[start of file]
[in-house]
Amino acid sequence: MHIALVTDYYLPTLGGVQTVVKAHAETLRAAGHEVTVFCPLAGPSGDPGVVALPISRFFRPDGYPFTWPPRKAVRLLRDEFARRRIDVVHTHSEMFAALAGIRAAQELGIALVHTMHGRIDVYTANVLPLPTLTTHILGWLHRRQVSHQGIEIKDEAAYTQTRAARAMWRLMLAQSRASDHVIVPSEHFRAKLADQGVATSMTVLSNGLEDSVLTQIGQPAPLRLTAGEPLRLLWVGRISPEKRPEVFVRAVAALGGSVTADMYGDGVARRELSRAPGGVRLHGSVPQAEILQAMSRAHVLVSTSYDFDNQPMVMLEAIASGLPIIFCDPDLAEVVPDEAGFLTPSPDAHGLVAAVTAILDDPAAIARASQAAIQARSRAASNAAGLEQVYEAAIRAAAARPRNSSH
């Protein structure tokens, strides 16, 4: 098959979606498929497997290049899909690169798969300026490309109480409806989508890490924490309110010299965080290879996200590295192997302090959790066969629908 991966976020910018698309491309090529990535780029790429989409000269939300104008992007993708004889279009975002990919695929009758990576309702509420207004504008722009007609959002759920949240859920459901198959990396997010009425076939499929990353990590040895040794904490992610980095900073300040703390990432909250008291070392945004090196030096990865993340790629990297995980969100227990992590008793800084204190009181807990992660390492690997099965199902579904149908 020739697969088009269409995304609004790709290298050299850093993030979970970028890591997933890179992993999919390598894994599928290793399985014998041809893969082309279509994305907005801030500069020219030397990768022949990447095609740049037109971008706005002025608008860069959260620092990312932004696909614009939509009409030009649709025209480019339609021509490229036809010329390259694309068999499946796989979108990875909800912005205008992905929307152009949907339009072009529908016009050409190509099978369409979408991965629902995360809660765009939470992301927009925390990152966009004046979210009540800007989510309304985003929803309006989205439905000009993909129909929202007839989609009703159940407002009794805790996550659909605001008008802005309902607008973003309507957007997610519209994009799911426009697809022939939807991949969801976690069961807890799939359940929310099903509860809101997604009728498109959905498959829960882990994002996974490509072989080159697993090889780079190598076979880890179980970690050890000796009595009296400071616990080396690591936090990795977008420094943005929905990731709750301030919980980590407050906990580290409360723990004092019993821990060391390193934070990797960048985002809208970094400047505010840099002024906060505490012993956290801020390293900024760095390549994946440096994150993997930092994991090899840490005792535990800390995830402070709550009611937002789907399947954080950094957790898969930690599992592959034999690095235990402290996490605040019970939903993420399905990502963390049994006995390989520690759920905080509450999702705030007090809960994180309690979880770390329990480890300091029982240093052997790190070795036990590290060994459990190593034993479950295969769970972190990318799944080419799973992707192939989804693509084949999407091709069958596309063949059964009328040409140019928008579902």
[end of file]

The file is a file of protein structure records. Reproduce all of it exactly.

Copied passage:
[in-house]
Amino acid sequence: MHIALVTDYYLPTLGGVQTVVKAHAETLRAAGHEVTVFCPLAGPSGDPGVVALPISRFFRPDGYPFTWPPRKAVRLLRDEFARRRIDVVHTHSEMFAALAGIRAAQELGIALVHTMHGRIDVYTANVLPLPTLTTHILGWLHRRQVSHQGIEIKDEAAYTQTRAARAMWRLMLAQSRASDHVIVPSEHFRAKLADQGVATSMTVLSNGLEDSVLTQIGQPAPLRLTAGEPLRLLWVGRISPEKRPEVFVRAVAALGGSVTADMYGDGVARRELSRAPGGVRLHGSVPQAEILQAMSRAHVLVSTSYDFDNQPMVMLEAIASGLPIIFCDPDLAEVVPDEAGFLTPSPDAHGLVAAVTAILDDPAAIARASQAAIQARSRAASNAAGLEQVYEAAIRAAAARPRNSSH
């Protein structure tokens, strides 16, 4: 098959979606498929497997290049899909690169798969300026490309109480409806989508890490924490309110010299965080290879996200590295192997302090959790066969629908 991966976020910018698309491309090529990535780029790429989409000269939300104008992007993708004889279009975002990919695929009758990576309702509420207004504008722009007609959002759920949240859920459901198959990396997010009425076939499929990353990590040895040794904490992610980095900073300040703390990432909250008291070392945004090196030096990865993340790629990297995980969100227990992590008793800084204190009181807990992660390492690997099965199902579904149908 020739697969088009269409995304609004790709290298050299850093993030979970970028890591997933890179992993999919390598894994599928290793399985014998041809893969082309279509994305907005801030500069020219030397990768022949990447095609740049037109971008706005002025608008860069959260620092990312932004696909614009939509009409030009649709025209480019339609021509490229036809010329390259694309068999499946796989979108990875909800912005205008992905929307152009949907339009072009529908016009050409190509099978369409979408991965629902995360809660765009939470992301927009925390990152966009004046979210009540800007989510309304985003929803309006989205439905000009993909129909929202007839989609009703159940407002009794805790996550659909605001008008802005309902607008973003309507957007997610519209994009799911426009697809022939939807991949969801976690069961807890799939359940929310099903509860809101997604009728498109959905498959829960882990994002996974490509072989080159697993090889780079190598076979880890179980970690050890000796009595009296400071616990080396690591936090990795977008420094943005929905990731709750301030919980980590407050906990580290409360723990004092019993821990060391390193934070990797960048985002809208970094400047505010840099002024906060505490012993956290801020390293900024760095390549994946440096994150993997930092994991090899840490005792535990800390995830402070709550009611937002789907399947954080950094957790898969930690599992592959034999690095235990402290996490605040019970939903993420399905990502963390049994006995390989520690759920905080509450999702705030007090809960994180309690979880770390329990480890300091029982240093052997790190070795036990590290060994459990190593034993479950295969769970972190990318799944080419799973992707192939989804693509084949999407091709069958596309063949059964009328040409140019928008579902």